Families in Psychiatry

The Critical Question


Dr. Sali, the resident, asks his attending: Dr. Biba, are you saying that you can tell if a patient has marital problems in the first 5 minutes of an interview?

Dr. Biba: Yes. In fact, Jill Hooley says that you just need to ask one question of a patient: "How critical is your spouse of you?"

Dr. Sali: Okay, so I asked Jeanie "the Critical Question" at our first meeting. She said yes. Now what?

Dr. Biba: Now you bring in the husband and try to understand what is going on.

A week later:

Dr. Sali: So I met with Jeanie and her husband. He started right in with "So what’s wrong with my wife?" When I explained about depression, he said "What do you mean she’s depressed? She’s never said that before! Jeanie, why are you saying this stuff? Don’t you want to go to work?"

Dr. Biba: Wow, that sounds bad. What did you do then?

Dr. Sali: I explained some more about depression, all its symptoms and signs. I asked the husband to listen and said that we needed to work together to help Jeanie. Then he said, "That’s how her mother was!" He completely changed! He still was a bit agitated but he was okay and said, "So, let’s get this illness treated!" I am not sure I trust his quick change, but at least he has some idea of what needs to be done.

Dr. Biba: What did you tell him he needs to do?

Dr. Sali: I didn’t know what to tell him. I gave him a handout about depression and families that I found on the Internet. Can you meet with them and me next week?

High criticalness in families is often tied to a lack of understanding about illness. In the scenario described above, the patient’s husband thought he was being a good husband by standing tough with his wife. His intentions were good, but he did not understand the extent to which depression impairs energy and motivation.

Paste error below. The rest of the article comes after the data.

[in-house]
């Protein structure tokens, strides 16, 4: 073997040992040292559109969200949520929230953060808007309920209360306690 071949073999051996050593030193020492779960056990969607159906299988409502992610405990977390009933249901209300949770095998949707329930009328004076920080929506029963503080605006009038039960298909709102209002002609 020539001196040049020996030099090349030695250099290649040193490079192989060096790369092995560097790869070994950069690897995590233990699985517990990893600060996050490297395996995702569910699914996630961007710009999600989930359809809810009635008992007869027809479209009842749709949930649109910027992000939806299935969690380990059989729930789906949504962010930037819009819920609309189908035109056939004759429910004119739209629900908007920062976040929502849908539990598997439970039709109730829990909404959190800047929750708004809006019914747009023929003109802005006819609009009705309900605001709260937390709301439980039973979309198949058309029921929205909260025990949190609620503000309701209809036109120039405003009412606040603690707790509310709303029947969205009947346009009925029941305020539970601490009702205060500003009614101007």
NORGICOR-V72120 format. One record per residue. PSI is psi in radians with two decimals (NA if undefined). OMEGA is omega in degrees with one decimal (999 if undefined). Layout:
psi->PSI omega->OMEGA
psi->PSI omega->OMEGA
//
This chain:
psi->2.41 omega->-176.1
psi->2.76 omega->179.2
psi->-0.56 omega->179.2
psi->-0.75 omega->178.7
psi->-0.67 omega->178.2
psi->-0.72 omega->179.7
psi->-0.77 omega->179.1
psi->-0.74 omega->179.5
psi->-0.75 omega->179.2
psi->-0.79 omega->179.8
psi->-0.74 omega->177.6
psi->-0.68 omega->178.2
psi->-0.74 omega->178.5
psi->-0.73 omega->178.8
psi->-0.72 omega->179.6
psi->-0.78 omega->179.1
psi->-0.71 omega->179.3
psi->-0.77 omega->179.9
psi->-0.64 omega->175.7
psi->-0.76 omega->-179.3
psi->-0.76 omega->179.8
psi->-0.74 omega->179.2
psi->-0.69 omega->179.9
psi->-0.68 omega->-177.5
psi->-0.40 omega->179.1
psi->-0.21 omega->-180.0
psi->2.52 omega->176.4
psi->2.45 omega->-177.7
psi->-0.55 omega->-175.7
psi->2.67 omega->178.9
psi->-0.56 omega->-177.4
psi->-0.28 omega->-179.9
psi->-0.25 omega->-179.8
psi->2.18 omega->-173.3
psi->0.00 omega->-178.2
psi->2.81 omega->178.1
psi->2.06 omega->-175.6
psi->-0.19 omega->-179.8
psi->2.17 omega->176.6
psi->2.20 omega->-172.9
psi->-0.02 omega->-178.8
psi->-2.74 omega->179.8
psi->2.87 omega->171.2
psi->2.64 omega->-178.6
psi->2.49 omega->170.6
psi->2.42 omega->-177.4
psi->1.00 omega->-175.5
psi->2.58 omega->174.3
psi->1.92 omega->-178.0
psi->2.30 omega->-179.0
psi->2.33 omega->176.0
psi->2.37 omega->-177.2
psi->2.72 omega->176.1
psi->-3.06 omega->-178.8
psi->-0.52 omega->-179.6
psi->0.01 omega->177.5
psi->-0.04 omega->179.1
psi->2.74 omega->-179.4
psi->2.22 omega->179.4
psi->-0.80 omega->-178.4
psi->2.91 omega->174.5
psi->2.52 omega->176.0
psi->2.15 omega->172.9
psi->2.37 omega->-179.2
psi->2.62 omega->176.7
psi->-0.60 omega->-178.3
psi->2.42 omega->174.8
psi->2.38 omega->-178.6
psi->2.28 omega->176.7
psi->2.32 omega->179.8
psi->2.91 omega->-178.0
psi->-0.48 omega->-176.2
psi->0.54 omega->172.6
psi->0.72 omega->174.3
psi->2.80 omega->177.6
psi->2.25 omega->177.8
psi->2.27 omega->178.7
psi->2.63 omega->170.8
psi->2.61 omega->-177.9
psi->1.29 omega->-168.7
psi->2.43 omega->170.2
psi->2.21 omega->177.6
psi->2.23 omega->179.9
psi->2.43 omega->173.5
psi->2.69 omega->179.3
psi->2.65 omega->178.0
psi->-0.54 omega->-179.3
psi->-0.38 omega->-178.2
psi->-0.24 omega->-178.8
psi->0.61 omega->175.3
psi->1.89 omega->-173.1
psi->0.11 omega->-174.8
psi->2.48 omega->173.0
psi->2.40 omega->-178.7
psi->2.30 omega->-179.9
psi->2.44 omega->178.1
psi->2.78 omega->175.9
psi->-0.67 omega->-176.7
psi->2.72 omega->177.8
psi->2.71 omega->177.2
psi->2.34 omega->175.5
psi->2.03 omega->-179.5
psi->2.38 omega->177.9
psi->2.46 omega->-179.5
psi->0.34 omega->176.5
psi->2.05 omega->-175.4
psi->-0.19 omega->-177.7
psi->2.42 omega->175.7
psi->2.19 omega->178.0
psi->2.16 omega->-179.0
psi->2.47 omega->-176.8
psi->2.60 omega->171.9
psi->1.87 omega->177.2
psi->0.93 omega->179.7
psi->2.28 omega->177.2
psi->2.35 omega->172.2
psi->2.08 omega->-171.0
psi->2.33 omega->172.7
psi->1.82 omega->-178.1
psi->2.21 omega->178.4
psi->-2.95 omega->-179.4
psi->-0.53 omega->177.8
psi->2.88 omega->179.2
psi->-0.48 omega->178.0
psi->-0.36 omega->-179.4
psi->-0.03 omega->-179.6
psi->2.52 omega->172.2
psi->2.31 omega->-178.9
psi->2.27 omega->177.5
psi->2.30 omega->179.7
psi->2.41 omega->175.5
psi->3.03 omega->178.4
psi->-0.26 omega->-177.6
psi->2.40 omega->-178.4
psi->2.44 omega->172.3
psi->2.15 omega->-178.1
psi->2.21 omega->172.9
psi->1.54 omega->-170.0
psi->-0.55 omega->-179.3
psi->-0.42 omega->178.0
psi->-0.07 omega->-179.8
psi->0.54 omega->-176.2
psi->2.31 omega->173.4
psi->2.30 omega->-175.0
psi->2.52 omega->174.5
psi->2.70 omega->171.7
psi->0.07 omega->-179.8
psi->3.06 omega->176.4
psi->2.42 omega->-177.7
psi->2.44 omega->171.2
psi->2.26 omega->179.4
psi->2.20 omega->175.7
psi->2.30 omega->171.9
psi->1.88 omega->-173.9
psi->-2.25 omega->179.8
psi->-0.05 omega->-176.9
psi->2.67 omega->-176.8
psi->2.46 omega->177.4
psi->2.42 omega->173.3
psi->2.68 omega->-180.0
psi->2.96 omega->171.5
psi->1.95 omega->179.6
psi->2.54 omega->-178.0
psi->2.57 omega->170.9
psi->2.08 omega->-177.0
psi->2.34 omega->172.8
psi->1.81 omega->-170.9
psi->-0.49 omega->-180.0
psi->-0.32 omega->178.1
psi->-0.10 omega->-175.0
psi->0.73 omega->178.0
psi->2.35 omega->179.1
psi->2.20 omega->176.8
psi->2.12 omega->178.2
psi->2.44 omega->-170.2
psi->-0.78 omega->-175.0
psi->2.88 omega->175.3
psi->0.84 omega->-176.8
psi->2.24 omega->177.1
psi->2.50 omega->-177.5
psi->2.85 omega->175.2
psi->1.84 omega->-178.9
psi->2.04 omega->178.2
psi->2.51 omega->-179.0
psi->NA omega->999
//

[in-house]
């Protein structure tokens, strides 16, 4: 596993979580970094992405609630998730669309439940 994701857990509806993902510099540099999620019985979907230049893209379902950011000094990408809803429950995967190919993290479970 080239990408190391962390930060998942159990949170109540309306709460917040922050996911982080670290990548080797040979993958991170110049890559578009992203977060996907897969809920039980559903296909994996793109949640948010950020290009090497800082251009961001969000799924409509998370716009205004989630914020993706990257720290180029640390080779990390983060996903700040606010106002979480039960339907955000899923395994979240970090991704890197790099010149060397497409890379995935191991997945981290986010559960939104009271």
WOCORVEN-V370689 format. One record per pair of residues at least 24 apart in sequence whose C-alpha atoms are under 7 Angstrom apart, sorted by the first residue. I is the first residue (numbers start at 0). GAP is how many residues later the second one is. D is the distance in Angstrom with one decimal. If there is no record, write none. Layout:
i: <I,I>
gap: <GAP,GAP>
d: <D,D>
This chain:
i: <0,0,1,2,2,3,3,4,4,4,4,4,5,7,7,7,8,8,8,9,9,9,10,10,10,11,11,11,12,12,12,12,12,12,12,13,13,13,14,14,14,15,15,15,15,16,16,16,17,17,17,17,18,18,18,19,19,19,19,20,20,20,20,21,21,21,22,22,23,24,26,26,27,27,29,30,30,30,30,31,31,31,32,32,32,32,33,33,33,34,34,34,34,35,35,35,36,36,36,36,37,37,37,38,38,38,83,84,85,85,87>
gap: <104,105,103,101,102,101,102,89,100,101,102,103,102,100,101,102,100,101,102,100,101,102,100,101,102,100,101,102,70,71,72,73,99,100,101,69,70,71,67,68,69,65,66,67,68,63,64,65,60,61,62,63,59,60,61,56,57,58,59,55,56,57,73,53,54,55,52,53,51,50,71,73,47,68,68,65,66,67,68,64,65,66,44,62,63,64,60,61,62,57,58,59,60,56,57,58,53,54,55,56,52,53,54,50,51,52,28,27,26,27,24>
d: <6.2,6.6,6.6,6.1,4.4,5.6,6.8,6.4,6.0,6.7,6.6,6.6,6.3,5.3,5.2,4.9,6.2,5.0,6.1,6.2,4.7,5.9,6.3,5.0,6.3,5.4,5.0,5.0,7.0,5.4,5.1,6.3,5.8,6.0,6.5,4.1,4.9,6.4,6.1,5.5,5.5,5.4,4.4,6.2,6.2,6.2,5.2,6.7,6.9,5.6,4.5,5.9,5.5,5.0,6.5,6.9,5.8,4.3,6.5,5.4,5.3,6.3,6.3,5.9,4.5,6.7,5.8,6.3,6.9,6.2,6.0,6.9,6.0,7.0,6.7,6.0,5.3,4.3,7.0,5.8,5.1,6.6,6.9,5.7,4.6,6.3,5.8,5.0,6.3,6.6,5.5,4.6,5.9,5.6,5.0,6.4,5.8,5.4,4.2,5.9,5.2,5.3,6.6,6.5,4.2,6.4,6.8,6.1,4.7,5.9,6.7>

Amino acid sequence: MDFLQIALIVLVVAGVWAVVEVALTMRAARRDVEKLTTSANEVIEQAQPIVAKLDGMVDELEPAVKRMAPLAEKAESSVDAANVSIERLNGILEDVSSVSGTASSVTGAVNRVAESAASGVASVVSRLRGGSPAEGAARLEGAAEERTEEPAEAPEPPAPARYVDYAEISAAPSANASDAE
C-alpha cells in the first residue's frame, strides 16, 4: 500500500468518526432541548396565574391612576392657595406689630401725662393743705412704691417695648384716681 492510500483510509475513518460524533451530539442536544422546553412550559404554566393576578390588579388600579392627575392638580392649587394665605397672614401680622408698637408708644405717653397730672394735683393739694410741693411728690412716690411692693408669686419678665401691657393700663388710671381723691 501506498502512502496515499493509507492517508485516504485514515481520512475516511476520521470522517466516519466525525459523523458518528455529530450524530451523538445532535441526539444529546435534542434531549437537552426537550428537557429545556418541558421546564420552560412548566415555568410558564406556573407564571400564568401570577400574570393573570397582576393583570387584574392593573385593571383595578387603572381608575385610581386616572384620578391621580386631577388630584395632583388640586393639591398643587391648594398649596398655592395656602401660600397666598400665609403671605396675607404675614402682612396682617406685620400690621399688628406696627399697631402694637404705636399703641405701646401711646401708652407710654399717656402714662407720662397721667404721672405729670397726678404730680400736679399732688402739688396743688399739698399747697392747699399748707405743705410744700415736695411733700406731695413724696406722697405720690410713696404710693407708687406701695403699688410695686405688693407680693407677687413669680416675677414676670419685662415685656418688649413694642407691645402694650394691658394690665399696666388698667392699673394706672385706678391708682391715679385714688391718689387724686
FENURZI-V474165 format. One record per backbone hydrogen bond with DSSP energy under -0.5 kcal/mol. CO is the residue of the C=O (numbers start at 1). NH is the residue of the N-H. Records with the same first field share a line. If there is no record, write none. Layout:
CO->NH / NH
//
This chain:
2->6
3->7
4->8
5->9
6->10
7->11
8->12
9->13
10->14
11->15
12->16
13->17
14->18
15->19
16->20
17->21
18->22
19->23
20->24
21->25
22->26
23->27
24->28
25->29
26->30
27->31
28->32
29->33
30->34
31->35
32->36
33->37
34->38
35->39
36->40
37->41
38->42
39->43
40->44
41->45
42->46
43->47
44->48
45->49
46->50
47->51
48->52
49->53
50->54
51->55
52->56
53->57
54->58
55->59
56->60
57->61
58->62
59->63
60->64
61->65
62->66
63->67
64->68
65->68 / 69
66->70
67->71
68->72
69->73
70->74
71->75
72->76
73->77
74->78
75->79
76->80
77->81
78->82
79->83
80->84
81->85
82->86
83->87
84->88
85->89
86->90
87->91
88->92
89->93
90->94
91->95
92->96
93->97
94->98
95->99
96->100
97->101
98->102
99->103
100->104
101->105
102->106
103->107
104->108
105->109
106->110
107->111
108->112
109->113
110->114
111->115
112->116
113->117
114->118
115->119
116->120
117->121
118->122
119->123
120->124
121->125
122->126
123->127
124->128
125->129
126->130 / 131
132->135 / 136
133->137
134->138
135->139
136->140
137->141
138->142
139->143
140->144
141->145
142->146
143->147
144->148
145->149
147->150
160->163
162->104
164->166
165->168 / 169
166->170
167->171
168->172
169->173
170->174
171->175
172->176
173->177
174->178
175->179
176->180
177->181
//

High criticalness is a component of the concept of expressed emotion (EE), a robust research construct in family psychiatry. High levels of EE are found in patient-family interactions when patients relapse sooner and more frequently. EE was first described with schizophrenia, but high EE is associated with early relapse in many other psychiatric and medical illnesses (Arch. Gen. Psychiatry 1998;55:547-52).

EE consists of three components: criticalness, overt hostility, and emotional overinvolvement. It originally was measured with the 2-hour Camberwell Family Interview ("Expressed Emotion in Families." New York: Guilford Press, 1985). But shorter tools now exist, such as the critical question conceptualized by Jill Hooley, D.Phil., and the Five-Minute Speech Sample (FMSS). The FMSS consists of asking a family member to speak freely about the patient’s character and their relationships, without disturbance from the interviewer, for 5 minutes (Psychiatry Res. 1986;17:203-12).

Dr. Hooley measured marital distress and patients’ perceptions of criticism from spouses in hospitalized patients with major depression. EE and marital distress predicted the same relapse rates at 9 months. However, a patient’s response to the question, "How critical is your spouse of you?" accounted for more of the variance in relapse rates than did EE and marital distress combined (J. Abnorm. Psychol. 1989;98:229-35).

The good news is that EE is reduced with psychoeducational family interventions. In addition, many interventions that reduce EE are evidence based, and are effective across many illnesses and cultures. For example, a recent study of a family work intervention in Catalonia, Spain, found improvements in the clinical status as well as global and social functioning of patients with schizophrenia (Int. J. Soc. Psychiatry 2011 Aug. 1 [doi:10.1177/00207640114155]).

Dr. Julian Leff, one of the social psychiatrists who delineated EE, is still hard at work reducing EE, this time in the auditory hallucination of patients with schizophrenia in a new therapy called Avatar Therapy for people with persistent auditory hallucinations (Department of Psychiatry Grand Rounds, University of Colorado at Denver, Oct. 19, 2011).

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